30 November 2008

This ain't the Tansa for subbing

A colleague drew my attention to Tansa the other day. It's basically a software program that will sub text. The Economist and Telegraph are, apparently, already using it.

One freelance colleague half-jokingly said it would make all sub-editors redundant by Christmas. A frightening thought, given the massively high levels of redundancy in the industry at present.

Even more sobering is the scenario another colleague envisioned - the temptation when under pressure for the sub operating the software to let a piece of copy go through entirely unread by anyone except the original writer. Cue potential for libel. Or decency issues.

It may have been invented as a tool to ease the pressure on the subs' desk so they can get on with reading through for sense, defamation problems and so on, but no doubt the bosses will see it as an opportunity to slash staff and save money.

Software will never replace the human touch, but I believe it will lead to more personnel losses and falling standards if proprietors think it's a way to save money.

27 November 2008


No, not me. It would be quite hard to sack myself. But the last 2 weeks have been full of unrelenting gloom about redundancies in the press. You can read some of it here, here, here and here... And that's just the tip of the iceberg.

I feel for my staff colleagues who are facing redundancy. I worry for those who are still there but have no idea how long for. I see newly redundant colleagues thrust into freelancing not from choice and having to figure it out on the hoof.

A friend was made redundant today then asked to reapply for her job, which now has a new title and - amazingly - a slight pay increase. So it's not all bad but these are very worrying times.

I've been quiet on here as I've had a massive workload and been keeping my head down getting on with keeping the proverbial from my doorstep. I'm grateful I have a broad spread of clients but I do wonder how long many of us freelances can keep going.

11 November 2008

PR pap of the day

I think I'm going to have make this a very regular feature, such is the poor quality of the press releases dropping into my inbox every day (and worsening, too).

So, to today's:

One in Four People will Suffer from Mental Health This Year

That was the title. My initial reaction was shock that only 25% of the nation are sane in the brain and the remaining three-quarters are all stricken with problems ranging from depression to personality disorders.

My second concern was that there are only 7 weeks left until the end of the year. Does this mean that the population's mental health is only going to be suffering between now and then? Because really, if you plan to make a 12-month forecast it's best to do it at the start of the year. Alternatively, if you actually mean next year, then say so.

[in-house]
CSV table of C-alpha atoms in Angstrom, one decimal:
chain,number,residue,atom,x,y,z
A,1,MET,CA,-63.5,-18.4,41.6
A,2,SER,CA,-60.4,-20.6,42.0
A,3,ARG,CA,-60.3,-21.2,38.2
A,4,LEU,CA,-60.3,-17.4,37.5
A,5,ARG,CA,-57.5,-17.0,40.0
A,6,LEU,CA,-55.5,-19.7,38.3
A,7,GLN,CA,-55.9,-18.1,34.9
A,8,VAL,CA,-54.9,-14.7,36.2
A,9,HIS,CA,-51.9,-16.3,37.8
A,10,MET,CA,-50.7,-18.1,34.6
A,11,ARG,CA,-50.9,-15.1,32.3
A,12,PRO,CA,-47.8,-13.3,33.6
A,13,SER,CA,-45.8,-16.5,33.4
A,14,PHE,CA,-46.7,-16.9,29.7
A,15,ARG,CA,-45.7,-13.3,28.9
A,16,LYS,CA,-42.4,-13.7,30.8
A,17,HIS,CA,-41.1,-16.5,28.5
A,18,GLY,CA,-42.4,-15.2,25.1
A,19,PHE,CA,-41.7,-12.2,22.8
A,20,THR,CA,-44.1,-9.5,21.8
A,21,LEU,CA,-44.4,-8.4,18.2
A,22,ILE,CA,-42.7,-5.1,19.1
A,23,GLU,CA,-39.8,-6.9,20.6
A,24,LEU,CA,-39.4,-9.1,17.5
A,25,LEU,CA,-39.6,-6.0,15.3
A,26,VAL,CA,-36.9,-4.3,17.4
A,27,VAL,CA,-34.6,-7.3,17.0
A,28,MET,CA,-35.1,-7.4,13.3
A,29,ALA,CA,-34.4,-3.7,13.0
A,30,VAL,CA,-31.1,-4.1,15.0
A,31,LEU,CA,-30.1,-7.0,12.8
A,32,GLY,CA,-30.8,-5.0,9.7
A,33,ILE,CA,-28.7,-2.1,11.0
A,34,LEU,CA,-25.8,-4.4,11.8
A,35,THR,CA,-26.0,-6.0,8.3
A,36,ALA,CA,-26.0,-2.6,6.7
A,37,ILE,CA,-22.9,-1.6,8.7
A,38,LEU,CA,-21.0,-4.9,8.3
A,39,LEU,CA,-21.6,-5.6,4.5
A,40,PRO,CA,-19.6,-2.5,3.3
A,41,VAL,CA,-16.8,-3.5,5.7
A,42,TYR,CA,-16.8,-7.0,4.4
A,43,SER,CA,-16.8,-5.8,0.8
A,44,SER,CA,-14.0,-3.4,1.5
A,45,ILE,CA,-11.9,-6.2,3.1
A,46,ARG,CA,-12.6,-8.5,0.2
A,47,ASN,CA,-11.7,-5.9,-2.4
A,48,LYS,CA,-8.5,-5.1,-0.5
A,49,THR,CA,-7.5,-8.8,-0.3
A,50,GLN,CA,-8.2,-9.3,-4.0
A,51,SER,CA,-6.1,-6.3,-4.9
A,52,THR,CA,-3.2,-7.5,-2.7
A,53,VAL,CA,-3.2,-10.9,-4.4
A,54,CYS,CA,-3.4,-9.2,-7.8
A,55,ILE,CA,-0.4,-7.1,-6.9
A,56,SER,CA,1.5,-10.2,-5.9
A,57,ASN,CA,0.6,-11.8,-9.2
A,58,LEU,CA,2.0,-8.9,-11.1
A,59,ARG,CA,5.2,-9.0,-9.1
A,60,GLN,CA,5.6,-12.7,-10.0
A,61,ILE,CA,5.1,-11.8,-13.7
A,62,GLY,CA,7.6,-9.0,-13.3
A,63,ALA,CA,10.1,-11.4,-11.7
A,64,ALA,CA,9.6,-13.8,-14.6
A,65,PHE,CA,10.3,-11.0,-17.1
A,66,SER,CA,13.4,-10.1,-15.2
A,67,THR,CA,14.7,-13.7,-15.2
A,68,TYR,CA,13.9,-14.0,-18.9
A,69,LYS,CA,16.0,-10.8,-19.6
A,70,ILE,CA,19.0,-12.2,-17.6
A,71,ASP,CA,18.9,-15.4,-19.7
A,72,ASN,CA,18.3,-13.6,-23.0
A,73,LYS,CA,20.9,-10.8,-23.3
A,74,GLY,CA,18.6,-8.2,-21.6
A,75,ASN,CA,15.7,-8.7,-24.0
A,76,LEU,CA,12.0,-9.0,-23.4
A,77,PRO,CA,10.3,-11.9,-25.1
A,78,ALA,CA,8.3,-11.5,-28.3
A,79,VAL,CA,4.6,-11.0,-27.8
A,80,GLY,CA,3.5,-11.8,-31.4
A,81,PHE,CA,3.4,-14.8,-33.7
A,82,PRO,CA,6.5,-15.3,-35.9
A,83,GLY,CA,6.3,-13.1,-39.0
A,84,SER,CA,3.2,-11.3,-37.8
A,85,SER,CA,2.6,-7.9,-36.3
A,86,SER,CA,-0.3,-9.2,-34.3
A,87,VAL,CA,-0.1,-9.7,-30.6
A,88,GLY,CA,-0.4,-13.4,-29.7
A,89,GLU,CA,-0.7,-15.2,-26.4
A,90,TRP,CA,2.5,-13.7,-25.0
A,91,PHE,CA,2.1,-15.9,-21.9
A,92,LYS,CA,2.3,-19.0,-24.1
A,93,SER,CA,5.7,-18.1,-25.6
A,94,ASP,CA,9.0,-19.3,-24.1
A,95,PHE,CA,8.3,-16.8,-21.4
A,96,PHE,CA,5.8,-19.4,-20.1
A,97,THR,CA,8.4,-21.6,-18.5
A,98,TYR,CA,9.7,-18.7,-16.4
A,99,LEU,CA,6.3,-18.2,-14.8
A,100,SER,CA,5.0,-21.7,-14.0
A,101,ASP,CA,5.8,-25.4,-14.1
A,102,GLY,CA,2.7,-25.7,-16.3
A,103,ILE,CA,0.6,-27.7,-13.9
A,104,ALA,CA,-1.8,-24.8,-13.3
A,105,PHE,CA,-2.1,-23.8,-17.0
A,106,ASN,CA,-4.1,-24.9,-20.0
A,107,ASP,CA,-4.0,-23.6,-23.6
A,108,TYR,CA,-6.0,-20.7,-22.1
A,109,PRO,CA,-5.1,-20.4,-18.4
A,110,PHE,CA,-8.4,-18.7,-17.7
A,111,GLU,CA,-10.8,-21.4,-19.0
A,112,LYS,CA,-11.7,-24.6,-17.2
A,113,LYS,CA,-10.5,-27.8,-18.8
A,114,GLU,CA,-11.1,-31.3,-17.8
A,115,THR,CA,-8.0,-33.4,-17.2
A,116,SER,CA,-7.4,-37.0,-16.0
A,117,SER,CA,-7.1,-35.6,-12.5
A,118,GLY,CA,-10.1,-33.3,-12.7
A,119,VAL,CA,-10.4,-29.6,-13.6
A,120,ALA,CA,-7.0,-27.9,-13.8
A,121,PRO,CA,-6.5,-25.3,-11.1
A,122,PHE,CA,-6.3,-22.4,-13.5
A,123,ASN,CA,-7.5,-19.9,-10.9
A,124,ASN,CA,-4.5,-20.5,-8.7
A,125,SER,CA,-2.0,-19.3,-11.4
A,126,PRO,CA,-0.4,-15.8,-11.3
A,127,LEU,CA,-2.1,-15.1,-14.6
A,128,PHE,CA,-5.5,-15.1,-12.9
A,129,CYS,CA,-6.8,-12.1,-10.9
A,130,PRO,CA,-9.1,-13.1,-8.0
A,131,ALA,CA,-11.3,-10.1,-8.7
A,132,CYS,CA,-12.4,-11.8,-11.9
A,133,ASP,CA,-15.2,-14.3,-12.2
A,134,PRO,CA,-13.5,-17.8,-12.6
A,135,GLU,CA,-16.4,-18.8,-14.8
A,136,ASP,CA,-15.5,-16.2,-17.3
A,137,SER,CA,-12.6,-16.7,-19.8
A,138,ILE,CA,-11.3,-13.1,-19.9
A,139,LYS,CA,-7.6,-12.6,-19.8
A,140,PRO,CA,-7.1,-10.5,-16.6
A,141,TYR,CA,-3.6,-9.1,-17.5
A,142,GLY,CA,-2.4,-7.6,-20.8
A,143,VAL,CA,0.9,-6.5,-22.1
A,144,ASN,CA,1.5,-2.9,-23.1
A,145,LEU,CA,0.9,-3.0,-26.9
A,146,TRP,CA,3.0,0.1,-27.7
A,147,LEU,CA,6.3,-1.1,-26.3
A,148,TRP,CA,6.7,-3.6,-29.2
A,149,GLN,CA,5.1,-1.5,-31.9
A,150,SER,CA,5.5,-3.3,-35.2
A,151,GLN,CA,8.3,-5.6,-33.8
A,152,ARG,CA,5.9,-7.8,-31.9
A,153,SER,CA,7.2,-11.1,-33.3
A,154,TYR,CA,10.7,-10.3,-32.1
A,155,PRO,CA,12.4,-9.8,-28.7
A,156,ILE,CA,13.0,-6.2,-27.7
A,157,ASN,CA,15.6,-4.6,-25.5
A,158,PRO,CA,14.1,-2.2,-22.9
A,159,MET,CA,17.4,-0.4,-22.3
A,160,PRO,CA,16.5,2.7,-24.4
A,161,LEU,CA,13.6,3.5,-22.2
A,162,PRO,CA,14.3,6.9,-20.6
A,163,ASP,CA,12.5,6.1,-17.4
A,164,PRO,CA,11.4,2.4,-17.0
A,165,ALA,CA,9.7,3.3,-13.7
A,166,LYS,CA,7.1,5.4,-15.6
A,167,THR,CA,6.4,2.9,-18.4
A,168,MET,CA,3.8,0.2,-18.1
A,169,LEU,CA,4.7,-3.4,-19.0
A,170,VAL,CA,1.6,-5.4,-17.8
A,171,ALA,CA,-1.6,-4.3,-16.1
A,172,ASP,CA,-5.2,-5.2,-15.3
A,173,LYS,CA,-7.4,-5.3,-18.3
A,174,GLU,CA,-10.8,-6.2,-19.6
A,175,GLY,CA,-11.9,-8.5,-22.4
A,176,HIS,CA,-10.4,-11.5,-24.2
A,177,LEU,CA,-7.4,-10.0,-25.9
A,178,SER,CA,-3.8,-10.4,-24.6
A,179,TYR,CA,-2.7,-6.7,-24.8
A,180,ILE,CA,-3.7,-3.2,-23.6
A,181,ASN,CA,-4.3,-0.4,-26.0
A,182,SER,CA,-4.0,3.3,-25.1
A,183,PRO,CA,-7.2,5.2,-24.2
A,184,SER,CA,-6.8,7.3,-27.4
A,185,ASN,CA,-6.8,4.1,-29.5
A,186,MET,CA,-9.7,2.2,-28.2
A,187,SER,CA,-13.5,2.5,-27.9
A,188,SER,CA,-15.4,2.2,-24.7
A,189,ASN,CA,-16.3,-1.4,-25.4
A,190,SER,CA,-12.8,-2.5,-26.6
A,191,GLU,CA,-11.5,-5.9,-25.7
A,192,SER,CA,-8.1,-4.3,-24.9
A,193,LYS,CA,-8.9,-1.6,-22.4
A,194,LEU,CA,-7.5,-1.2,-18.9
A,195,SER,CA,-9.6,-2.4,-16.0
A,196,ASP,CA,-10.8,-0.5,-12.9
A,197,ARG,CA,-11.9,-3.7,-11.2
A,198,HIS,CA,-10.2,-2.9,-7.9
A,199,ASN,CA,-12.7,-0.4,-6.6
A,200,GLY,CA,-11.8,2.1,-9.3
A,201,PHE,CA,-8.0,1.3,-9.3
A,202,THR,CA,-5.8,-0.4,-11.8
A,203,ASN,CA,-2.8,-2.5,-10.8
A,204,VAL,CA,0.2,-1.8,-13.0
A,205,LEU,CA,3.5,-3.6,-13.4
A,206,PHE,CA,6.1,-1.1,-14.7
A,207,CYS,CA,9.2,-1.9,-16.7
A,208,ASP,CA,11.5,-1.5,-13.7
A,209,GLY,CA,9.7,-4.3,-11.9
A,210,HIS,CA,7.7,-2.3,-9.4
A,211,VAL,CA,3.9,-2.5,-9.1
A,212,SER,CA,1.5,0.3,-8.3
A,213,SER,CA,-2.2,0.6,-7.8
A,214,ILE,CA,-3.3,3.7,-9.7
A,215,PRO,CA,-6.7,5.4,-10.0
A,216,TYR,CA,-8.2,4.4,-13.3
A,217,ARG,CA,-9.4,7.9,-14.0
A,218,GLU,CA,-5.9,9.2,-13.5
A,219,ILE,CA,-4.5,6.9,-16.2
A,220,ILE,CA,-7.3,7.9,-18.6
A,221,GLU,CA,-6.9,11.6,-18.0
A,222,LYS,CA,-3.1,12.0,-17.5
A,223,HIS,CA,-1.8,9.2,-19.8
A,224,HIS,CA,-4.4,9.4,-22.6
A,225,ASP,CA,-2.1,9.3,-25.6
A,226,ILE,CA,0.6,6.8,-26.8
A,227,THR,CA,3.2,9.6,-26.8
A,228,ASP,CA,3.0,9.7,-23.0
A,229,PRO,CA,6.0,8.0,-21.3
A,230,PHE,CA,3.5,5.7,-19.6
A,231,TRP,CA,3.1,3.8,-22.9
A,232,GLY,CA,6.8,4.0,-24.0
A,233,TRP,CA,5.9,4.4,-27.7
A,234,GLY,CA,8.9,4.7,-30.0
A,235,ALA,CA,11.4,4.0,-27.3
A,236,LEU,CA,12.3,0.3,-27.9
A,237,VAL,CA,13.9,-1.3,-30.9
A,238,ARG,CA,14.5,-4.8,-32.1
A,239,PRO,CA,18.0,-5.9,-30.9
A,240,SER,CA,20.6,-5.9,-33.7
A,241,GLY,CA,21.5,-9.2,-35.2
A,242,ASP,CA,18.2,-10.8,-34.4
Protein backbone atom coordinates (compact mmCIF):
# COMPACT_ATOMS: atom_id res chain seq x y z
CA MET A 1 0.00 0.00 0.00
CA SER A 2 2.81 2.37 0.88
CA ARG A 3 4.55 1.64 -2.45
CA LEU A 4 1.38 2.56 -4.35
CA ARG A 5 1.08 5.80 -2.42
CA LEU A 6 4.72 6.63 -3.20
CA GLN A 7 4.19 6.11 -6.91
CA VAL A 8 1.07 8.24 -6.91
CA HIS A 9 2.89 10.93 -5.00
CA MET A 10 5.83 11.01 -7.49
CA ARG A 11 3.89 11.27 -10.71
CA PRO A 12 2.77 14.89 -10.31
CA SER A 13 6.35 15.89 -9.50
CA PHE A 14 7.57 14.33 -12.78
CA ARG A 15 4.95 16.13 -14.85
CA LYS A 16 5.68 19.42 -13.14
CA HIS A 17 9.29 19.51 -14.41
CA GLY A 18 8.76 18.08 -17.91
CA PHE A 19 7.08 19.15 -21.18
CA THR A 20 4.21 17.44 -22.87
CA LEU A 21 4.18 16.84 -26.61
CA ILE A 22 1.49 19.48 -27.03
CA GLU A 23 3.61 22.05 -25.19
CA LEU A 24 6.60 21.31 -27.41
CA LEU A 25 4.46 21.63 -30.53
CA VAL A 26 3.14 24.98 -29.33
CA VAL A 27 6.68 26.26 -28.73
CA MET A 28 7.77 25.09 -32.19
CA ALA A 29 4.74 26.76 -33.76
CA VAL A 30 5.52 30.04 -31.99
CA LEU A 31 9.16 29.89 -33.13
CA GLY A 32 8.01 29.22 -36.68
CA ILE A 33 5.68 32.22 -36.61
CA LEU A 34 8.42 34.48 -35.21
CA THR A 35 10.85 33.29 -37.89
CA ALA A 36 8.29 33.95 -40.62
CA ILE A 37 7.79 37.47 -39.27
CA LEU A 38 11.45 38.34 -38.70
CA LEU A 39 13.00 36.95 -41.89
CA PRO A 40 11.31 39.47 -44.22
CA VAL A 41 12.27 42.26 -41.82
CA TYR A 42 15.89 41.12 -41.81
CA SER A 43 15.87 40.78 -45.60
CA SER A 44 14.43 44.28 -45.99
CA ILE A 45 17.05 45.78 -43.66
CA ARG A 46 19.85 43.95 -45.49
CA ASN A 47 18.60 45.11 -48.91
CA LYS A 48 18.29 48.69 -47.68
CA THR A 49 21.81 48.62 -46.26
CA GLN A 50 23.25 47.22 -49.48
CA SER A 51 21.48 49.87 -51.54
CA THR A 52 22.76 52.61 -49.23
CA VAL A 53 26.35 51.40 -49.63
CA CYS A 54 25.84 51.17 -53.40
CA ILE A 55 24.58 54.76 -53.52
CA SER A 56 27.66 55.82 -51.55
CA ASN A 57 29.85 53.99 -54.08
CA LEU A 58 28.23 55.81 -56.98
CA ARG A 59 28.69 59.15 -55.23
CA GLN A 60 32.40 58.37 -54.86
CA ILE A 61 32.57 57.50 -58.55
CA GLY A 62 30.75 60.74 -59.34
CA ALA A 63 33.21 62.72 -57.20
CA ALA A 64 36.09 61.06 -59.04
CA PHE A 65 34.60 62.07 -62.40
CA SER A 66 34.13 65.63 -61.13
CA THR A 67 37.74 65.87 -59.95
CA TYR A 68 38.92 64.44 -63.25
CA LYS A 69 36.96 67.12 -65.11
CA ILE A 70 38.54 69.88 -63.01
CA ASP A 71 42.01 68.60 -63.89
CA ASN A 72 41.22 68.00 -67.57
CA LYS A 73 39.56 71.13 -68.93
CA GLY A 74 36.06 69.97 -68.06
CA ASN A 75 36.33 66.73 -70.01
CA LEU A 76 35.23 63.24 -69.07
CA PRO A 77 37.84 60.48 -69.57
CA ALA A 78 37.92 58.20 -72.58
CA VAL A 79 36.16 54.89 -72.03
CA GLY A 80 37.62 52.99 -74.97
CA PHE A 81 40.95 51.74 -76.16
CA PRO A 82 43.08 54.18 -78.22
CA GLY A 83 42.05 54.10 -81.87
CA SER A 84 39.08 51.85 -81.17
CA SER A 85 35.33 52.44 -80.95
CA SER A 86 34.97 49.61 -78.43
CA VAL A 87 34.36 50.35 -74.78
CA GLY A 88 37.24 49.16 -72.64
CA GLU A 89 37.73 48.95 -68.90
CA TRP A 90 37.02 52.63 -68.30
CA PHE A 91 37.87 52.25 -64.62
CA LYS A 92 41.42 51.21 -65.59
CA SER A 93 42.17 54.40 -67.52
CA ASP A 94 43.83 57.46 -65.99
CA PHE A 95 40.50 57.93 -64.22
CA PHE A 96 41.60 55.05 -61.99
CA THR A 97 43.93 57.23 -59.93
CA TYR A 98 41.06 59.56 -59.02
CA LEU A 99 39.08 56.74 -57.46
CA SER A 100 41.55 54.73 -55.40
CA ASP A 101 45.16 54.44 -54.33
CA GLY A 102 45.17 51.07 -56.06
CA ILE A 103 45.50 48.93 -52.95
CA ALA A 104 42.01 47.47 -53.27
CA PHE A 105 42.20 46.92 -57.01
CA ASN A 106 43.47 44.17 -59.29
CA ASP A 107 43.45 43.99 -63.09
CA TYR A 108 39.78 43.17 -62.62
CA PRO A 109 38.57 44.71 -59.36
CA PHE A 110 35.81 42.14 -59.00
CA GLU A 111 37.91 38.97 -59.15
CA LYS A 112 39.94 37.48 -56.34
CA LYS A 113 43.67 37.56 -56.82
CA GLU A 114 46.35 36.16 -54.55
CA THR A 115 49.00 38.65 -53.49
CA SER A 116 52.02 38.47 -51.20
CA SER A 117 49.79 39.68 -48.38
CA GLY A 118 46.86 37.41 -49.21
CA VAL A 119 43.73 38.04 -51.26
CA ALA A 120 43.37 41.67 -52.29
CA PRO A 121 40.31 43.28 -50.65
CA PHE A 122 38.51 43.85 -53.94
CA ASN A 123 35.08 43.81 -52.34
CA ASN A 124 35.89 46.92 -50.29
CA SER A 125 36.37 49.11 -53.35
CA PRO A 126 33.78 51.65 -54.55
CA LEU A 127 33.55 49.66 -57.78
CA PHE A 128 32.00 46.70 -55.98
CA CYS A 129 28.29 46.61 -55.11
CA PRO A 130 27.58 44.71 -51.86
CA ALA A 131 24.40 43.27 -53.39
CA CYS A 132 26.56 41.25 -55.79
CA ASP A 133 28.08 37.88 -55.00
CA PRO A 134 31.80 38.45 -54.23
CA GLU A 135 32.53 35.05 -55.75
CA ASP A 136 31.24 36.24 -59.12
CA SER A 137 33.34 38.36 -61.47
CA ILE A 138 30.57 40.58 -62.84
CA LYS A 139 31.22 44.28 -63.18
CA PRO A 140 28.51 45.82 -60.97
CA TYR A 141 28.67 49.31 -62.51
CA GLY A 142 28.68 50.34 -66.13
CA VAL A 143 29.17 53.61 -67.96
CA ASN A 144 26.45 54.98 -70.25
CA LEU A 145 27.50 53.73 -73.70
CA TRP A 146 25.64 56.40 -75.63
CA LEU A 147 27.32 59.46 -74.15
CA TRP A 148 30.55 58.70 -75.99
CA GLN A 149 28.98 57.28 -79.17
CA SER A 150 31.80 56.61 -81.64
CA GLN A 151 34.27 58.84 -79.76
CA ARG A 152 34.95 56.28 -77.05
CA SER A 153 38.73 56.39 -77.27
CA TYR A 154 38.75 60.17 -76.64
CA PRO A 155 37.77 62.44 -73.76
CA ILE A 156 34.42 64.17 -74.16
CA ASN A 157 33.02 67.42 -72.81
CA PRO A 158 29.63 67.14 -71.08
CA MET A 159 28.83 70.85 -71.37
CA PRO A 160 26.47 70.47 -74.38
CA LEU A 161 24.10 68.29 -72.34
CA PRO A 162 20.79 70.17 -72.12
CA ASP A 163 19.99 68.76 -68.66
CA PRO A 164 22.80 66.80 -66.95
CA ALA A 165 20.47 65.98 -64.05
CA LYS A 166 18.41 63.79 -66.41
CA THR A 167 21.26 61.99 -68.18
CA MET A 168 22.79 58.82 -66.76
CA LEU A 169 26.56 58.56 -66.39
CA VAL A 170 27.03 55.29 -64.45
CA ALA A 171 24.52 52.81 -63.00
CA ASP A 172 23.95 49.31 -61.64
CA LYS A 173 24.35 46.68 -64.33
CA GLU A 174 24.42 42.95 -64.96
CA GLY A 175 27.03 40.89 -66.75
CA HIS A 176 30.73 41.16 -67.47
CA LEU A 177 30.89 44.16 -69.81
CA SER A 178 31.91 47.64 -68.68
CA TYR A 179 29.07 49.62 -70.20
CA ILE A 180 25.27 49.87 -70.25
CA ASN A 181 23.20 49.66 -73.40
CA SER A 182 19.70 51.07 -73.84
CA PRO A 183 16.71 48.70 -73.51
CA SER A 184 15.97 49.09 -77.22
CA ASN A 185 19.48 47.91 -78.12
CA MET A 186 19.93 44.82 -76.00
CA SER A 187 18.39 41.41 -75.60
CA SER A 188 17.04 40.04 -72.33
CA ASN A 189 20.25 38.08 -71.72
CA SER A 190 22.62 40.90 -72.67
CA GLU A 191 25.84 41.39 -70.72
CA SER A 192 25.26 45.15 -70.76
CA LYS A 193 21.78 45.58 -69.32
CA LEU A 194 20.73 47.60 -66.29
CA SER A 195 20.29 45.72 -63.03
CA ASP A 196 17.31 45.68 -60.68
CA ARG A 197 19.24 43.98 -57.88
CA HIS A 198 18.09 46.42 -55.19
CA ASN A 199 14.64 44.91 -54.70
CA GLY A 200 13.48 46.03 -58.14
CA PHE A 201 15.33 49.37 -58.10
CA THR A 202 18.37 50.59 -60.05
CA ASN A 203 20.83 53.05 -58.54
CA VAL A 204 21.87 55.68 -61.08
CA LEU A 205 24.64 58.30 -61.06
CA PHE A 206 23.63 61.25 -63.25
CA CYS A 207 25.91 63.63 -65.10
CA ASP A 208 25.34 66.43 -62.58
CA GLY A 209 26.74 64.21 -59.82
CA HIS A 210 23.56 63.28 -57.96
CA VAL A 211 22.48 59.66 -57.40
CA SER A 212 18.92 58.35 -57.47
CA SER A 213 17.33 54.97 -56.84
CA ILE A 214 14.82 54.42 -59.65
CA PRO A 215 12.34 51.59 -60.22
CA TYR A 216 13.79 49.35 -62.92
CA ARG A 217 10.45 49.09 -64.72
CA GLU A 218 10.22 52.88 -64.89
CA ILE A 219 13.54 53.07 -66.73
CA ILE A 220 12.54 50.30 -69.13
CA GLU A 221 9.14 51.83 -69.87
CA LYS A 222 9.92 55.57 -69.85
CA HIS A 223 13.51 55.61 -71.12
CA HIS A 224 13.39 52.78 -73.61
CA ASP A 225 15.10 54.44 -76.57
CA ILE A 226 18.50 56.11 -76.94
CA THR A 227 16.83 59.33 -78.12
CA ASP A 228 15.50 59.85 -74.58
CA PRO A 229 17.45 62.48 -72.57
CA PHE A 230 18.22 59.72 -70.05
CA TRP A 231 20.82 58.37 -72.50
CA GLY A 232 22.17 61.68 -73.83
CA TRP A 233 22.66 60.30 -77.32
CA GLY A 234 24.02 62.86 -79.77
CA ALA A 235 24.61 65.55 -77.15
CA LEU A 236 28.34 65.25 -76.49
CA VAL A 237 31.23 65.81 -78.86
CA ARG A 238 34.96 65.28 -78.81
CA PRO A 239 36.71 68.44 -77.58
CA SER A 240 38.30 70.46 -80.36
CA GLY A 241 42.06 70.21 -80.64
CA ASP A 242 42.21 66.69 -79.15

Reading the release, it becomes clear that, of course, the statistic is about 25% of people having mental ill-health. But with such a shoddy, misleading intro I just want to hit delete. After all, if the bunny can't get the title right, what's the chance of any of the rest of the statistics therein being accurate?

10 November 2008

Wannabe hacks revisited

I occasionally dip into a certain forum for journalists that seems, unfortunately, to attract a particular class of post and a certain type of poster.

There is a high number of posts offering unpaid work, which might be ok if it was for a 2-week work experience somewhere decent, but usually they ask for experienced professionals, a lengthy commitment and no reward beyond a byline. One recent post was about the launch of a luxury lifestyle magazine, asking for seasoned contributors and expecting them to supply their own equipment - asking a writer to bring a laptop would just about pass muster if the publication was a community paper run on a shoestring. It's not acceptable when the magazine is aiming to attract advertising from high-end brands and expecting to sell to very high earners.

But enough about that.

What I find more worrying, of major concern even, is the high number of people posting and asking the most elementary questions. A couple of days ago someone new to freelancing was asking how to get paid. I'm well aware journalism courses often don't teach anything on freelancing but I'd expect a journo grad to have the nous to look up some info on the net somewhere on the basics of running a small business. There are quite a few government-funded sites, for example, that provide this sort of gen in simple language. More alarming was the poster's remark that this was a big company but she had no idea how to contact anyone there beyond an email address. Now if a journalist can't even google a company name to find their HQ and phone number, then I fear for the future of the nation's press.